Other cracks appeared over the years. One of my closest friends turned out to be a holocaust denier. He never pushed the idea. It was a personal thing for him. But another member of our Vancouver libertarian group believed that not only was the holocaust a hoax, but libertarians should openly embrace the idea. This led me to look into their ideas and also to read a considerable amount of material on the holocaust. Shirer, Martin Gilbert and other books. I engaged in an online debate with prominent revisionist Bradley Smith who claimed to be both a libertarian and a holocaust revisionist. I eventually gave up on the discussion because, as Deborah Lipstadt puts it in Denying the Holocaust, trying to nail down a denier on specifics is like trying to nail Jello to a wall.

It became clearer and clearer to me over the years that, while I still held to the basic ideals of libertarianism, I no longer had a lot of confidence in people's arguments merely because they claimed to be libertarians. The movement attracted and still does attract a lot of weirdos and nutballs. I started seeing everything through the eyes of a skeptic.

More troublesome yet, it attracted people who had considerably unlibertarian ideas, which they clothed in libertarian language to prey on the unwary. This is the phenomenon of the so-called alt-right which, frankly, disgusts me.

Libertarianism at its best is a philosophy of freedom, of live and let live. Libertarianism is tolerant and open to new ideas. It is intellectual and respectful of other ideas, even if they are contrary to our ideals. It is individualistic, respecting people as individuals and not a part of some collective. In this vein it is anti-racist, anti-homophobic, and anti-sexist. It is for diversity and multiculturalism.

But today there are large pockets within the movement that are anti-feminist, anti-gay rights, anti-liberal and full of venom and hatred for their perceived enemies.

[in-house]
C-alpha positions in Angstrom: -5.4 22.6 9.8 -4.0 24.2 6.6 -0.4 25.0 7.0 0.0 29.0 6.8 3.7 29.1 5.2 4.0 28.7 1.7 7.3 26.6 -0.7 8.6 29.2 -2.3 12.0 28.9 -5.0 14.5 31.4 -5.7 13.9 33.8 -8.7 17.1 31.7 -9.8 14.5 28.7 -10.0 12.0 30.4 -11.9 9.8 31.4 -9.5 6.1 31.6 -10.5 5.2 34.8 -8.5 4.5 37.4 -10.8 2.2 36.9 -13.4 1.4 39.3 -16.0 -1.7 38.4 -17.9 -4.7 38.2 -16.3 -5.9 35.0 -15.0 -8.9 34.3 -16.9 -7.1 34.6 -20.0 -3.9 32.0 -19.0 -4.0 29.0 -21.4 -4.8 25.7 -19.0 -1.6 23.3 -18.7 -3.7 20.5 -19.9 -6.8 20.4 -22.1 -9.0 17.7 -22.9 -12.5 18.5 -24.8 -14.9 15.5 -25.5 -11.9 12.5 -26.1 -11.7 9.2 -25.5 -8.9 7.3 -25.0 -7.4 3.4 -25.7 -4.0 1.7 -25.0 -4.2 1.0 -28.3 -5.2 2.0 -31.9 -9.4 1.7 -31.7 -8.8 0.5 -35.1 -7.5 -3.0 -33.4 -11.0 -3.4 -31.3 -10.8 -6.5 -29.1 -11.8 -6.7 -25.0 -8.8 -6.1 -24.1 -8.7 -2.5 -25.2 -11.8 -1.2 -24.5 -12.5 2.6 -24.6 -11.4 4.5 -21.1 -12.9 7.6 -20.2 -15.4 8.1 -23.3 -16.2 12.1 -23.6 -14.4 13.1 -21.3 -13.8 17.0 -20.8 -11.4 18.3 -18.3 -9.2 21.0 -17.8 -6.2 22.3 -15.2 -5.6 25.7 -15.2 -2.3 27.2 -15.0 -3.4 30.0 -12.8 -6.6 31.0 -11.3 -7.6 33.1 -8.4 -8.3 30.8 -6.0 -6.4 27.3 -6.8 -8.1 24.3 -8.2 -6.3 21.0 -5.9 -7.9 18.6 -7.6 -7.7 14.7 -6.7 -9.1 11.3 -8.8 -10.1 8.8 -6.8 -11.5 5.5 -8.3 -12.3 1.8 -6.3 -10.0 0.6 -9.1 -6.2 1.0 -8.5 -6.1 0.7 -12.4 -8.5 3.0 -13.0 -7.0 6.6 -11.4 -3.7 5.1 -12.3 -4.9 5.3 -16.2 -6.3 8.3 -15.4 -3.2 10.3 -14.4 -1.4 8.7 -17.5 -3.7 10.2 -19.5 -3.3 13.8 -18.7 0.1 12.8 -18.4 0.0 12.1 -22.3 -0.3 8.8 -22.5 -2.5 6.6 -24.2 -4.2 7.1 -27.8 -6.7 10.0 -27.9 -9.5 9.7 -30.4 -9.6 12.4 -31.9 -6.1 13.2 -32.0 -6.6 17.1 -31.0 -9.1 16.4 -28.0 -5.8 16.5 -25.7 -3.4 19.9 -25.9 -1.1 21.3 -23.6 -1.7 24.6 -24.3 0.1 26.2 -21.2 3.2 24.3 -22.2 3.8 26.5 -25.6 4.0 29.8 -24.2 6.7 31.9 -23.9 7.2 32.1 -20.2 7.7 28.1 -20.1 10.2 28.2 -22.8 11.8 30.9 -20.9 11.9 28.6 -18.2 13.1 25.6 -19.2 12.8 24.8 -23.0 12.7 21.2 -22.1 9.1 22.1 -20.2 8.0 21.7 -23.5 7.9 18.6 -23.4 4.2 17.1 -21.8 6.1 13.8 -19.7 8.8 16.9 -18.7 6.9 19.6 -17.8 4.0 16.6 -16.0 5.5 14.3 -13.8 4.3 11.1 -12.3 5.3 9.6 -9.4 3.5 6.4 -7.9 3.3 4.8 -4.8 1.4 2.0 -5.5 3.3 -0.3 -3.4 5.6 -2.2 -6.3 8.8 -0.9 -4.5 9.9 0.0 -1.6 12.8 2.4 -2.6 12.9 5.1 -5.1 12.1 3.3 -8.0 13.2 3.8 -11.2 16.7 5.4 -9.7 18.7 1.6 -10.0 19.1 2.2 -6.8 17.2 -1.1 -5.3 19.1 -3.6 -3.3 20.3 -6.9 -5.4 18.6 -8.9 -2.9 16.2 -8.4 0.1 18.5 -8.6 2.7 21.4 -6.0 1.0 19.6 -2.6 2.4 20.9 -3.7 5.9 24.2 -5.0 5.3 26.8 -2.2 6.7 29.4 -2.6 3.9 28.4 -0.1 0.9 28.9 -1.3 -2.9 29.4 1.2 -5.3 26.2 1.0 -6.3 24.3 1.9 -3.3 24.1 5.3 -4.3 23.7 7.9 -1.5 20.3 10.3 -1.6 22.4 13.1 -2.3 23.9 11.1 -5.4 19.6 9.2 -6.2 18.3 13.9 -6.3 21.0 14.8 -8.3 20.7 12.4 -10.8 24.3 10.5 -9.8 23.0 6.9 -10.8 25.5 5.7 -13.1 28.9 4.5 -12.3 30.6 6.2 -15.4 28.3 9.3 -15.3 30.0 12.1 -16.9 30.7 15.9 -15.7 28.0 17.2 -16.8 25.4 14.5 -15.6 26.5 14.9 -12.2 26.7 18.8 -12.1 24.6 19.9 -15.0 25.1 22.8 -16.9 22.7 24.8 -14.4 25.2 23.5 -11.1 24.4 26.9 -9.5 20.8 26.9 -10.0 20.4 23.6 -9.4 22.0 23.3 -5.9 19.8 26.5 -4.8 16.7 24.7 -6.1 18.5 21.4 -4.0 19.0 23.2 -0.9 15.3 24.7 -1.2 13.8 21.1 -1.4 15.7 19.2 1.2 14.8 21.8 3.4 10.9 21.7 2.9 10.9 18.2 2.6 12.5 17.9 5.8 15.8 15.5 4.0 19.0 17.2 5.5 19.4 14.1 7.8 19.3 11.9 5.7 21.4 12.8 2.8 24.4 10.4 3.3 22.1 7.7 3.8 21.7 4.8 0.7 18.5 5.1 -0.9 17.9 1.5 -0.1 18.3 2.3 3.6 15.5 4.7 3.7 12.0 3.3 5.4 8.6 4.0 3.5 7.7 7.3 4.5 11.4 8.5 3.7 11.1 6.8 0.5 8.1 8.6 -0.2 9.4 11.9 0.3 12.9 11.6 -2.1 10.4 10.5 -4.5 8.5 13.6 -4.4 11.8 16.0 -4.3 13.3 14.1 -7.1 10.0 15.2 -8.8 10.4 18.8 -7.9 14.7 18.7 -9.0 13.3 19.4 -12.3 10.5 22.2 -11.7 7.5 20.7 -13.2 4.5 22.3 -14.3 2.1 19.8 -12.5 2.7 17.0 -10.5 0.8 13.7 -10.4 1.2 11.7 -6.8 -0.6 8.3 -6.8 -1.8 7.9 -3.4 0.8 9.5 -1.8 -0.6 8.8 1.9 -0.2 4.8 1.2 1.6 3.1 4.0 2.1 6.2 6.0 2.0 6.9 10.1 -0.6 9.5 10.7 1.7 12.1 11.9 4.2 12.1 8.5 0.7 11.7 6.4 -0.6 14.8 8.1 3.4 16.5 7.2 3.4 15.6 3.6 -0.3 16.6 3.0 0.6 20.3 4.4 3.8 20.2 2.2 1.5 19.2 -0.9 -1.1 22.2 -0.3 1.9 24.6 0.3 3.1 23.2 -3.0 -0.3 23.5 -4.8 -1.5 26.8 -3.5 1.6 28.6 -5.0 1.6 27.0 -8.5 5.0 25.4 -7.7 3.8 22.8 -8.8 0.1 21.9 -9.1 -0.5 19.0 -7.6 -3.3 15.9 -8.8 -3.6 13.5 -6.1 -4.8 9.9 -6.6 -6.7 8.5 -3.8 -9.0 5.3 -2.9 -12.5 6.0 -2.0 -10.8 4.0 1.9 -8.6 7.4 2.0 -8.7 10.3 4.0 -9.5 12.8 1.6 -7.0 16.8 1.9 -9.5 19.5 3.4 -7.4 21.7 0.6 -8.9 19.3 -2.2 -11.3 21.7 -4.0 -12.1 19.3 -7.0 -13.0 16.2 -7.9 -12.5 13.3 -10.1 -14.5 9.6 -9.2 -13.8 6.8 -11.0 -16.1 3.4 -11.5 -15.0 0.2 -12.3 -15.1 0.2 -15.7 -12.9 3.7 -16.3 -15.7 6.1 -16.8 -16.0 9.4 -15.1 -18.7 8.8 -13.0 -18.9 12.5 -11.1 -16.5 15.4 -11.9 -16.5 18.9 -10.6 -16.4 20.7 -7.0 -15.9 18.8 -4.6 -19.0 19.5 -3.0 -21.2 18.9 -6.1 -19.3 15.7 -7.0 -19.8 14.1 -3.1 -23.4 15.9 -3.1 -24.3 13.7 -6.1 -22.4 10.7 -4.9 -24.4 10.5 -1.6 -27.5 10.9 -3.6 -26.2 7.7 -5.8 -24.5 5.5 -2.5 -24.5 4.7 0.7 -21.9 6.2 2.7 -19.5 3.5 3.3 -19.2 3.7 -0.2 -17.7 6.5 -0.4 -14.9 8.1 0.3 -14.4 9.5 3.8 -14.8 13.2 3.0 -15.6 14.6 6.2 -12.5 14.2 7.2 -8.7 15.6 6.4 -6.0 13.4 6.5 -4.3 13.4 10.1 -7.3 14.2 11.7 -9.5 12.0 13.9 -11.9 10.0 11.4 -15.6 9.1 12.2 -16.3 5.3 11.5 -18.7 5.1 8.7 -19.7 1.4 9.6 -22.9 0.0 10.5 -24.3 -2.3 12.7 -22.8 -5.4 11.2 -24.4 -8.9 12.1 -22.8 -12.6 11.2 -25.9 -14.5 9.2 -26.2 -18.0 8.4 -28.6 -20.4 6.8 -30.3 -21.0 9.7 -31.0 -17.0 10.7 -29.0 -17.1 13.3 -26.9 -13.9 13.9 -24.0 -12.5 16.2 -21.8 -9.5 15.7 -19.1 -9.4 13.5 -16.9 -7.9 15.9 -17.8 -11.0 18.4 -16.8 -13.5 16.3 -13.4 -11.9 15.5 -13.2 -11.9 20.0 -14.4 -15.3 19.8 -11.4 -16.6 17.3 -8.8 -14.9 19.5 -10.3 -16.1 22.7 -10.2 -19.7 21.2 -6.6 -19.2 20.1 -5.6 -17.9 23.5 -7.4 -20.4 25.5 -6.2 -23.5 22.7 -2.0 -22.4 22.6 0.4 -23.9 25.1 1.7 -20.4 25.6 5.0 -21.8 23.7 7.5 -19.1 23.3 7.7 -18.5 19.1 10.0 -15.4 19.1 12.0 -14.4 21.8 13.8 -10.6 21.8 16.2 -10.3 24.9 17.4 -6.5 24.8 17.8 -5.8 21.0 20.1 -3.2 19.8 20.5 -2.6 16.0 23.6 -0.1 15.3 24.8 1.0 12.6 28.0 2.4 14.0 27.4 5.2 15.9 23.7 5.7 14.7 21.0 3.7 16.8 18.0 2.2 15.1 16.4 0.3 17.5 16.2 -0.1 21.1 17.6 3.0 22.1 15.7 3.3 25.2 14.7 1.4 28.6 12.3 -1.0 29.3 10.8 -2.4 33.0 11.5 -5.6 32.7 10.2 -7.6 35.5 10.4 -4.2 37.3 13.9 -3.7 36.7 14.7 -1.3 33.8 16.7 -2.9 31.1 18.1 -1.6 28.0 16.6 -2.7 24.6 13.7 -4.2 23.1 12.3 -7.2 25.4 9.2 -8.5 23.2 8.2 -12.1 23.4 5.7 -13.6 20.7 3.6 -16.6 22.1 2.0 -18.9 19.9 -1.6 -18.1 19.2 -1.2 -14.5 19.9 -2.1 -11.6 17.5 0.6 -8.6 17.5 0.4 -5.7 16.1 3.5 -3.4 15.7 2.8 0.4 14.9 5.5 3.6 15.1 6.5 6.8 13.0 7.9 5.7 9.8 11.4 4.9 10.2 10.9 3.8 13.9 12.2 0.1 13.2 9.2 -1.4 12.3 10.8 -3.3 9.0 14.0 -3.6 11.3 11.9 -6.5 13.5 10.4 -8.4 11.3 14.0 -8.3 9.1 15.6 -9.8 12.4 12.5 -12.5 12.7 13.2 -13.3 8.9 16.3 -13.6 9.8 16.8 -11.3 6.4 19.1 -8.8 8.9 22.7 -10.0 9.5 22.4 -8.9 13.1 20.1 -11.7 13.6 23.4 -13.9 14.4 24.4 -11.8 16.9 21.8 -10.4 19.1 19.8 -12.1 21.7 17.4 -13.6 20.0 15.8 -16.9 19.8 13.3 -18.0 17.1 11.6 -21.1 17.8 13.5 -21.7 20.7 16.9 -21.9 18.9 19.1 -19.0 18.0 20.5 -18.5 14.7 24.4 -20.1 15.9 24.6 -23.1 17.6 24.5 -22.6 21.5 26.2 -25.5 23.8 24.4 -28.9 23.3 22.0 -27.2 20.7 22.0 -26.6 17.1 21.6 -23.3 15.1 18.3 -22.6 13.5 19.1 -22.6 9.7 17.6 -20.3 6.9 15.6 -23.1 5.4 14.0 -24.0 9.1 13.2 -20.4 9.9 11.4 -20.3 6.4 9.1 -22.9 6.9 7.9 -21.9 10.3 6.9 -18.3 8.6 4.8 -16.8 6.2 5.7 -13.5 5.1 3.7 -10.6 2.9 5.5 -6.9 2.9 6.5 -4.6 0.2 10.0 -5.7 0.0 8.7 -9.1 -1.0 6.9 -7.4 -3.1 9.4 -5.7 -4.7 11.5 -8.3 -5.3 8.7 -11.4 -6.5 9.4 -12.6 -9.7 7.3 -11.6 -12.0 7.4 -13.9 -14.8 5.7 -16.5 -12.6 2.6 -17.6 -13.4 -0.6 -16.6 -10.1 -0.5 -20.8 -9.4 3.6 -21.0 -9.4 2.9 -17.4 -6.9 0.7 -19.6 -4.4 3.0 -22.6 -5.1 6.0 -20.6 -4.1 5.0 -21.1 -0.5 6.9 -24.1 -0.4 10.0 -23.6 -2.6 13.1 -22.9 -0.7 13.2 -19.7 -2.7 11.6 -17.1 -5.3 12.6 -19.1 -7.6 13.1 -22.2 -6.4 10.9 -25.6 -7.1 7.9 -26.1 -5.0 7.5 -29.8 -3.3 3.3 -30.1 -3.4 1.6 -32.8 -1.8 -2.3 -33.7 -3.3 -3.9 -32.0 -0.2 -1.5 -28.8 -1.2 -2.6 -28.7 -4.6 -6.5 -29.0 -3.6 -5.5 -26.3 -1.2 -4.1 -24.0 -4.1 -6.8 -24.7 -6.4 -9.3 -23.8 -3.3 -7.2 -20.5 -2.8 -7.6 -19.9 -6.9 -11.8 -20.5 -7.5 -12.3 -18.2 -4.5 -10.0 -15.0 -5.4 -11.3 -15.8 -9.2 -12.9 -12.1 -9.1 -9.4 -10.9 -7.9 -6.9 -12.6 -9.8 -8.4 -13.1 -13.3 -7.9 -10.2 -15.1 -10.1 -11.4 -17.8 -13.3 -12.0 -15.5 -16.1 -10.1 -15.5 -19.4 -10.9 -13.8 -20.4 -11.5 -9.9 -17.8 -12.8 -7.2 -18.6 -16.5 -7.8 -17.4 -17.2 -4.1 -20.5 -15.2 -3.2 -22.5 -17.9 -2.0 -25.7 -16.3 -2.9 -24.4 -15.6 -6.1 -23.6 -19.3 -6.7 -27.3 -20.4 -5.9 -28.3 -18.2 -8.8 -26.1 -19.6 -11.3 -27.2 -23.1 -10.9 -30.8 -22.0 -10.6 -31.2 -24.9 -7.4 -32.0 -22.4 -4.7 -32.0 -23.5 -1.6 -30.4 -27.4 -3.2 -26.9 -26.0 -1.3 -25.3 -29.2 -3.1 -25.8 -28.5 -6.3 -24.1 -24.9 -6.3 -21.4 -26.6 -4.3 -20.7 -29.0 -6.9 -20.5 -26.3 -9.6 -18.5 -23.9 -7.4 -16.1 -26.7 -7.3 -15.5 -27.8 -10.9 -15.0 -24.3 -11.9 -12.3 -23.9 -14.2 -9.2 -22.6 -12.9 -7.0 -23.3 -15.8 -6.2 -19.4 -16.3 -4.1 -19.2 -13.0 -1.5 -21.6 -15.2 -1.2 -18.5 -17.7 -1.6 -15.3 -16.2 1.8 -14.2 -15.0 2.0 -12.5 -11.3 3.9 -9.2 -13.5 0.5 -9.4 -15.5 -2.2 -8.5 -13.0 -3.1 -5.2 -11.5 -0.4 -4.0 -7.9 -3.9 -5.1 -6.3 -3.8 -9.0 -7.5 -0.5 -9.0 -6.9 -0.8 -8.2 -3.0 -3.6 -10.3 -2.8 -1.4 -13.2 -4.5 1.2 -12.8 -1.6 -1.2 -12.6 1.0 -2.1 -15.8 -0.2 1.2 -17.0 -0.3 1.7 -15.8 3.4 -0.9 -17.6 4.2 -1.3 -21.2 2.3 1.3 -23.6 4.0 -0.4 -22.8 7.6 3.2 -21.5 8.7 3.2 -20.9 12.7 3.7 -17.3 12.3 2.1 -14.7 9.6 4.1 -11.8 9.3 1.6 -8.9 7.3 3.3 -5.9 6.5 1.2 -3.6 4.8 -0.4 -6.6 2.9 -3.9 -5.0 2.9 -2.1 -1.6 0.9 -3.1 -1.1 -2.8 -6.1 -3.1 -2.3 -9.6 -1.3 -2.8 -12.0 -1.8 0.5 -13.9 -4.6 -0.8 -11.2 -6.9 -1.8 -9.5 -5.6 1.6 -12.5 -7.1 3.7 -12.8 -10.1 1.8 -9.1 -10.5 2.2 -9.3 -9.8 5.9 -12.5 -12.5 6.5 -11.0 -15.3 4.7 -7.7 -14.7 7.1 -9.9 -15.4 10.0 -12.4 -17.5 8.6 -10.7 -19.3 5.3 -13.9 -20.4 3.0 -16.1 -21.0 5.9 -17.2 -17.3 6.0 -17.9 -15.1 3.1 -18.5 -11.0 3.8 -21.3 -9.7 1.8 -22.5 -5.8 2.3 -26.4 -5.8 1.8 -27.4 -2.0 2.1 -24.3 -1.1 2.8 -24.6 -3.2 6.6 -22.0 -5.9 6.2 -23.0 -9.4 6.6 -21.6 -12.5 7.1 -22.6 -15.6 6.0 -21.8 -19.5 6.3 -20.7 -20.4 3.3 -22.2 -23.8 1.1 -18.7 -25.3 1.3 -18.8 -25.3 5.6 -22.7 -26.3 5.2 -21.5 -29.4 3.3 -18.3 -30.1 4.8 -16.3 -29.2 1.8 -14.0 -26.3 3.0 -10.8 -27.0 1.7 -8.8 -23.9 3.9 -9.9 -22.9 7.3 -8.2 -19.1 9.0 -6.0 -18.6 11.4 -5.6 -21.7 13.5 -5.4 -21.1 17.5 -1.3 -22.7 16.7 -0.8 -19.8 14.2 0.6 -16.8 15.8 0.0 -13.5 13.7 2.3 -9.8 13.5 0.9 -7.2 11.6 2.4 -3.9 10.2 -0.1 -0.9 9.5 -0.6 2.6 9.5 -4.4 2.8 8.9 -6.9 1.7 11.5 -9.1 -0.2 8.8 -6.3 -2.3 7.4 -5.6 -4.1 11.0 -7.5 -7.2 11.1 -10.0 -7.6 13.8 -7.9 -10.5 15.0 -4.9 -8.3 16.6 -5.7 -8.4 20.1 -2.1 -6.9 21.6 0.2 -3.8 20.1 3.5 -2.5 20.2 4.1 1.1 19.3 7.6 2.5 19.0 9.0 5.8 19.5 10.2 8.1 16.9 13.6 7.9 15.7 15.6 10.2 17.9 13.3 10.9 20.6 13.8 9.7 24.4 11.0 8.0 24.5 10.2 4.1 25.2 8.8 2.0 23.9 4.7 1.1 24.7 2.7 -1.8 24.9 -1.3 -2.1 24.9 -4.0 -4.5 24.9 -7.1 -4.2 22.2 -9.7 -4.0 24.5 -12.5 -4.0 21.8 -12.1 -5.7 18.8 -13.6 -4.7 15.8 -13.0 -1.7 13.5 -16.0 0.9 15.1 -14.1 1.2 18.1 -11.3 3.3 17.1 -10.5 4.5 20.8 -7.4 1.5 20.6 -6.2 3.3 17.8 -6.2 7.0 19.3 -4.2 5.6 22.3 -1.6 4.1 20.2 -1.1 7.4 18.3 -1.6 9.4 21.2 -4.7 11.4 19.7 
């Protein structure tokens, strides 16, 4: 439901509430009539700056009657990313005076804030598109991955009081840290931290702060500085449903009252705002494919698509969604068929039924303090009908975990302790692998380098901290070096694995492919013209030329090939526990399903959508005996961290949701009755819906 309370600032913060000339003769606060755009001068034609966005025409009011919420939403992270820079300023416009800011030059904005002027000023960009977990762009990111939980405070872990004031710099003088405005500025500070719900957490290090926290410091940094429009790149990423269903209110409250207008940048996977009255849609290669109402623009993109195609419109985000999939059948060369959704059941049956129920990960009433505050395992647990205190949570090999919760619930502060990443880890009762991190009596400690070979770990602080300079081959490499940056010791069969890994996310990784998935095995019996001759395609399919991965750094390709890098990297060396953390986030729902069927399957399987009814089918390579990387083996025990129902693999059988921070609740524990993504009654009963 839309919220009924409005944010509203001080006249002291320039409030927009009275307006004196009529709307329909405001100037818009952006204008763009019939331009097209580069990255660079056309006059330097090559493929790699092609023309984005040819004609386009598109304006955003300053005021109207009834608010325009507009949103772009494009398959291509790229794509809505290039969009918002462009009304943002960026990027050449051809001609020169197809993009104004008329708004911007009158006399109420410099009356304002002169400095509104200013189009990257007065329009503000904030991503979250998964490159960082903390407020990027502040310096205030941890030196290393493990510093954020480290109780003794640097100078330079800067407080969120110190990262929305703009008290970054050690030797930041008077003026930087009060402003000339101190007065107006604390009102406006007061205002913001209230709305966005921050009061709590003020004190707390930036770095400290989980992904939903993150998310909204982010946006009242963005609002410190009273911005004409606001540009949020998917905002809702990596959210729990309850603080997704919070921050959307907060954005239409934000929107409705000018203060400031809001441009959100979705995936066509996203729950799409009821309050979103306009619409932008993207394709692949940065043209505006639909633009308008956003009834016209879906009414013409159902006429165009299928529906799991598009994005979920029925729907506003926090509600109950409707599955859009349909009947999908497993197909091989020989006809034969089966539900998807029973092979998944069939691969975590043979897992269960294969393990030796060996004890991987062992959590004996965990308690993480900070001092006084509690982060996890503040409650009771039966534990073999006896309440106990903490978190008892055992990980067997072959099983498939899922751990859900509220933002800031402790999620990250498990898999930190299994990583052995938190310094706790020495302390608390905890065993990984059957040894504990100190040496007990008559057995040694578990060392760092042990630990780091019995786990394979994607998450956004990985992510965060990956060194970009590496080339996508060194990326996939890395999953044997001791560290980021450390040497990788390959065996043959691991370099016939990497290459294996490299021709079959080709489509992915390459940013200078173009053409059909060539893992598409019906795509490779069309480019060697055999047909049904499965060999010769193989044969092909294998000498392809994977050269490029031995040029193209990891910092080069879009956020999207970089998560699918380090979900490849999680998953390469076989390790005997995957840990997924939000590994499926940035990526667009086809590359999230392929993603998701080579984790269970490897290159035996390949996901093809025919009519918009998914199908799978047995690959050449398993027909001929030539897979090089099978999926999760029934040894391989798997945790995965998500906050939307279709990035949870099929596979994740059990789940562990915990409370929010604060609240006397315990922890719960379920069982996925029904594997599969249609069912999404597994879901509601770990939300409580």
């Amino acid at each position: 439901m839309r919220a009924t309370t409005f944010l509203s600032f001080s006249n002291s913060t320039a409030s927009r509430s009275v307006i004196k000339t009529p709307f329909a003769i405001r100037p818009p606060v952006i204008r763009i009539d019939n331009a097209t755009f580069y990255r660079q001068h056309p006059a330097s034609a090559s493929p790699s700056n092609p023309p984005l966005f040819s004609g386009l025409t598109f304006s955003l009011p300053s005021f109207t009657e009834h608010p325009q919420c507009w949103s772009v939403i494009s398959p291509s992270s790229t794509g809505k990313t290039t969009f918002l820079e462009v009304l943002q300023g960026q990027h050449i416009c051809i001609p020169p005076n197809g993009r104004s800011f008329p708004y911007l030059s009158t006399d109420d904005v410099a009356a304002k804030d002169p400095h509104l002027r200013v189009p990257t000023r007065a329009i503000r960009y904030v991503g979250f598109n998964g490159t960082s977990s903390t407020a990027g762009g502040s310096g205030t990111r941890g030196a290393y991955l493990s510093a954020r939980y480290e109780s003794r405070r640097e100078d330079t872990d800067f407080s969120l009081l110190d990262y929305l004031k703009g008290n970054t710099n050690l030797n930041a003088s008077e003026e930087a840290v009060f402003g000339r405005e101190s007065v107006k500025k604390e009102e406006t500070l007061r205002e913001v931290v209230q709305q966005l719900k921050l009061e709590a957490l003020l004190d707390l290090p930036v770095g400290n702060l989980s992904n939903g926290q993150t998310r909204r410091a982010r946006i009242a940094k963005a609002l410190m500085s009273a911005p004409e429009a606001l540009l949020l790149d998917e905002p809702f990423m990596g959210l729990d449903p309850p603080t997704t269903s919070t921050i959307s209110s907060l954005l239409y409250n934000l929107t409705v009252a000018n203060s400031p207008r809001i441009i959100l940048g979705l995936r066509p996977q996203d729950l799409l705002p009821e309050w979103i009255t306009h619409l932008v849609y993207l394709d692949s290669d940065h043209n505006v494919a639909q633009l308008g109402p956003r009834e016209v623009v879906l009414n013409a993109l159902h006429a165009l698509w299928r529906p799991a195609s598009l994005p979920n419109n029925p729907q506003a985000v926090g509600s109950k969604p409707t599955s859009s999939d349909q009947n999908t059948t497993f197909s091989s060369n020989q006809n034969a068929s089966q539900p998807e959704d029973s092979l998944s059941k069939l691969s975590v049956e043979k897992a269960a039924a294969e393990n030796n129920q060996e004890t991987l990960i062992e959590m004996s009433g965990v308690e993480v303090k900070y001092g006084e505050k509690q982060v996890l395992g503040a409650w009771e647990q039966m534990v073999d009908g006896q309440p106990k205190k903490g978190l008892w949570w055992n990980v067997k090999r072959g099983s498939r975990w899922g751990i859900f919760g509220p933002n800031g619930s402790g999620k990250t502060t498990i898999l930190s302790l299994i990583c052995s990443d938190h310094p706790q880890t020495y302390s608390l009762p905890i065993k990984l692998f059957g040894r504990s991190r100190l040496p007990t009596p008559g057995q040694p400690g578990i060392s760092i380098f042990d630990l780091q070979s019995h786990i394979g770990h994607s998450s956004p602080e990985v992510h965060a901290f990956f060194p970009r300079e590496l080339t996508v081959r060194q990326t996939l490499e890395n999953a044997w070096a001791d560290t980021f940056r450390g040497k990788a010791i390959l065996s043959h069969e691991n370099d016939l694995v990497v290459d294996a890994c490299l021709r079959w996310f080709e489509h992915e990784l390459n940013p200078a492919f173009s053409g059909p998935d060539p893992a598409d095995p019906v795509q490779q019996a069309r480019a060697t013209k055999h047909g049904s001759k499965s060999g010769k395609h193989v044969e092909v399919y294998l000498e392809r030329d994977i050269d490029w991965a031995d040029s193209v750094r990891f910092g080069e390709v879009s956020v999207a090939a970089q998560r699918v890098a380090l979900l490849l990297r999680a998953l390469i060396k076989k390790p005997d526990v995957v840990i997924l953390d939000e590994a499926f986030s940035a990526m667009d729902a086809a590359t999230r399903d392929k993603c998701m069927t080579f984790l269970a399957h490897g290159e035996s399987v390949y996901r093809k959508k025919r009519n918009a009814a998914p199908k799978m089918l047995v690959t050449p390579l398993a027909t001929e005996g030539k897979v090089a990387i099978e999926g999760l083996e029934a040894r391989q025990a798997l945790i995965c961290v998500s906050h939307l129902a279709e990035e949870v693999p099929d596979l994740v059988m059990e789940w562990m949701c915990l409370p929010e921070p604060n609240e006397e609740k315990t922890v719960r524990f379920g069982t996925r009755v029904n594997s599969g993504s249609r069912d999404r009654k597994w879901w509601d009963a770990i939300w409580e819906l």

A few years ago I read Karl Popper's two volume book The Open Society and Its Enemies. The book made a strong impression on me. Perhaps the most influential thing I got from it was Popper's admiration for Socrates, and most importantly, Socrates recognition that "I know one thing; that I know nothing." Known as the Socratic paradox, it puts a strong emphasis on the value of doubt.

I also read Eric Hoffer's The True Believer again as well as other writings by the longshoreman philosopher. What Hoffer made clear was the propensity for totalitarian movements to arise from what I discussed earlier - a strong need within some people for an authority to lead them, for a movement or a cause to lose themselves in. There is often a wish for martyrdom, a wish to die for something glorious.

One former libertarian, a Facebook friend, has gone so far as to embrace fascism, seeing mainstream libertarianism as a weak sister in the fight against Marxism.

I also made an effort to understand the thinking of non-libertarians, something I had previously dismissed as a waste of time. You'll find a collection of essays on this theme in the Index to my blog under How Non-Libertarians Think Differently Than Libertarians.

And, as I wrote in a previous essay, my libertarianism today is strongly influenced by epistemic humility, in other words - doubt, rather than from a view that I know it all.

A Philosophy Course Cements My Skepticism

In January 2018 I went back to university and one of the courses I took was The Philosophy of Decision Making and Dispute Resolution. The course looked on different approaches to the problem, including one's personal philosophy and style. One of the assignments was to investigate your "own own beliefs, as they relate to decision-making, dispute resolution, and conflict in -general". The method was to have a trusted friend interview you. You could devise the overall theme for the interview but the interviewer had a set of guidelines on how to approach the topic.

The overall topic I chose was to examine my views in relation to the following questions: How have your political views changed in the last fifteen to twenty years and why? How do you see these changes as integrating into a broad libertarian worldview? And how can such ideas be sold both within and without the libertarian movement?

I asked a long-time libertarian friend to conduct the interview, which he did via Skype. He, like me, had trouble with "isms" and also had a fair number of non-libertarian friends. In other words, he was a libertarian, but not an ideologue. After the hour and a half interview he sent me notes on his observations and I wrote out the final report.

I prefaced the report with this quote:

  • For having lived long, I have experienced many instances of being obliged by better Information, or fuller Consideration, to change opinions even on important Subjects, which I once thought right, but found to be otherwise. - Benjamin Franklin, Founding Father of the United States

After outlining much of the above (my antipathy to gold bugs and holocaust deniers) I wrote "In any event, those incidents led me to realize that libertarians did not have a monopoly on truth as many believed they had. It led to the beginning of a continuing skepticism."